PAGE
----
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Old May 24th, 2012, 08:26 AM   #1
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best camcorder under $3000 for my needs?

I've been googling 'best camcorder under $3000' - - I figured i could get some help here listing my needs.

I haven't been keeping up on all the new HD technology. I've been using my Canon XL2 and XL1 for the last 10 years. Here at our Non-Profit organization we have in the budget for around roughly $6000. The boss wants 2 new HD cameras. I already have 2 heavy tripods, lav mics, lighting kits, misc video equipment.

We use 2 cameras for a 2 camera shoot sometimes but the 2nd camera (used mostly for the wide shot to cut to) isn't as important. Could we buy 2 different cameras at different prices? One main cam, being the more expensive camera and the 2nd cam less expensive since it will not get used that often and only as a wide shot cam (pretty much always outdoors). so spent $4K on the main and 2K one the other? does that make sense? Only prob i see is the change of picture -- i could fix in post though.

We are involved in youth sports and deal with parks & rec departments. I do a lot of interviews indoors as well as shooting kids sports. Are clients in the past were mainly viewing DVD and some even VHS but now in the day of web delivery we are moving forward. 50% of our videos are viewed online and we only see that increasing.

Coming from the XL2 do you guys have any recommendations? It's basically the only camera I've ever worked with. Some of the smaller HD cameras I have seen seem like a wireless mic receiver would be hard to mount on the camera with getting in the way -- i don't know though.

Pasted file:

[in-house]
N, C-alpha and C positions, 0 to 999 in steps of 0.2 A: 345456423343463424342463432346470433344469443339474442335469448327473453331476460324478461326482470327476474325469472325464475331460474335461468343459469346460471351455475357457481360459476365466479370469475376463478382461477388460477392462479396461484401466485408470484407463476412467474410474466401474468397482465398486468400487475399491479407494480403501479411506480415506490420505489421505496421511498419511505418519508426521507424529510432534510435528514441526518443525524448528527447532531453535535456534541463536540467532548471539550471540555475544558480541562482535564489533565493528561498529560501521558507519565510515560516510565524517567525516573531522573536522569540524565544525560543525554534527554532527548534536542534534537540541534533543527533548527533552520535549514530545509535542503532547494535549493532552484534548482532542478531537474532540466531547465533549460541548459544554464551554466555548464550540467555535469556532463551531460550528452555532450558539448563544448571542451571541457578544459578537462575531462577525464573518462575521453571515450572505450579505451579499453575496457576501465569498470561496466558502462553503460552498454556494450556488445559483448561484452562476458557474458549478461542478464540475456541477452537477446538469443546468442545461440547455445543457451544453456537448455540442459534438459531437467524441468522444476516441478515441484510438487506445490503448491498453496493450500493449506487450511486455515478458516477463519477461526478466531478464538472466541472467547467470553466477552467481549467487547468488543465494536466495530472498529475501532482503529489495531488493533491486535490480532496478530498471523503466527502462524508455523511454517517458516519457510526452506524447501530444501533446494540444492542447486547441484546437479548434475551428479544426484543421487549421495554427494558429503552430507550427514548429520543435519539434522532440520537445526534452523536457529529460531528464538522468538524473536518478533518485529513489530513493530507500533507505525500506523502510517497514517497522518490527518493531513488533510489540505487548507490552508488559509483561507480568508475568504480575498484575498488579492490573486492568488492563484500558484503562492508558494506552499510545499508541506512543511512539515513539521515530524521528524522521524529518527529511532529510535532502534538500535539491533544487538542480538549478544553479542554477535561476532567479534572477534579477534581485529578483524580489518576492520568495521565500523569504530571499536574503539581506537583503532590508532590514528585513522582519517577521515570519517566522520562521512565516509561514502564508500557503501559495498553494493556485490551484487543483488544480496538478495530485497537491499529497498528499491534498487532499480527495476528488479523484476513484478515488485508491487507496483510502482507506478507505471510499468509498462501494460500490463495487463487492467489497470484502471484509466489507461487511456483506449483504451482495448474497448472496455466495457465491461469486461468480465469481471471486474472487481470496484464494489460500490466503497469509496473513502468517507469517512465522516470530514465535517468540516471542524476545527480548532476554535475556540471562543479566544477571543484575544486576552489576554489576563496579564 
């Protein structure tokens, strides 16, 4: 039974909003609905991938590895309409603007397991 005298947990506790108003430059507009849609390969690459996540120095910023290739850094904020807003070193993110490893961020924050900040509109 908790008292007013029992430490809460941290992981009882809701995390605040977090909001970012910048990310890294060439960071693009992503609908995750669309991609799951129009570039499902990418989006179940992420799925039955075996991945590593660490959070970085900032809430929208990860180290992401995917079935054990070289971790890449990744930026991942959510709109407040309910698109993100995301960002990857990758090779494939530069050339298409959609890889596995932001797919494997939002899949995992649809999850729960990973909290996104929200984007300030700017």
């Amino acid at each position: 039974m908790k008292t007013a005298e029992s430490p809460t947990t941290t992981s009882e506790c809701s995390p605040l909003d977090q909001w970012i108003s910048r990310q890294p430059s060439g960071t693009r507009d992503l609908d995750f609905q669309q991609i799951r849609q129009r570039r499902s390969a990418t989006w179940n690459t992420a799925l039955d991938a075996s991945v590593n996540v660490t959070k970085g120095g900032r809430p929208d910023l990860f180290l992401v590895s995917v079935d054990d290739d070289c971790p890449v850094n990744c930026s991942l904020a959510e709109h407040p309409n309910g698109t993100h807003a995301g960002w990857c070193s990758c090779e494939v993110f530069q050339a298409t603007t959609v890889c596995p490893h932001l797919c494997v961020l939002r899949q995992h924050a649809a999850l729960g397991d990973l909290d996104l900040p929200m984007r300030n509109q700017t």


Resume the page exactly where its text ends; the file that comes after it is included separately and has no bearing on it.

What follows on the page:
On B&H they have these listed

Camcorders

Last edited by Pat Engh; May 24th, 2012 at 10:30 AM.
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Old May 24th, 2012, 08:35 AM   #2
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Re: best camcorder under $3000 for my needs?

Look at the Canon xf100. Don't let the small size fool you. Forget that it is a single chip. Outdoor footage will look great in HD. Good controls, dual CF card slots, and "smart" batteries.

Interviews will not look quite a good as if they were shot with a DSLR, which has pleasing shallow depth of field.

I traded in my XH-A1s to B&H ( it should be in their used section if it did not already sell).
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Old May 24th, 2012, 11:53 AM   #3
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Re: best camcorder under $3000 for my needs?

1. You should decide if you are going to go on working with tape, or if you are going to adapt your process to be able to store digital files for your raw footage. Most people are going digital files, but it does mean devising a way to keep your raw footage.

2. I have the VG-20. Pluses are that you pick it up and shoot it out of the box. You also have the ability to adjust shutter speed, gain, etc. and it is great in very low light. This video shows you the range the camera had on a sunny day into late night. Bad news is VG20 does not have saturation, contrast or sharpness adjustment, so if you like to tweek that stuff, its not available. Remember too that the large chip cameras like the VG20 have a much shallower depth of field, and you need to be riding focus more, even in auto modes.



3. If low light is not a big issue, I think a 1/3 chip camera like the XF100 is probably still your choice for easier access to control and ease of shooting. But I have not used the camera. At this point, I am still shooting my trusty FX-1 and added a chip recorder to modernize it. Camera still does outstanding job for the type of video you are shooting.
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Old May 24th, 2012, 12:37 PM   #4
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Re: best camcorder under $3000 for my needs?

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Originally Posted by Richard D. George View Post
Look at the Canon xf100.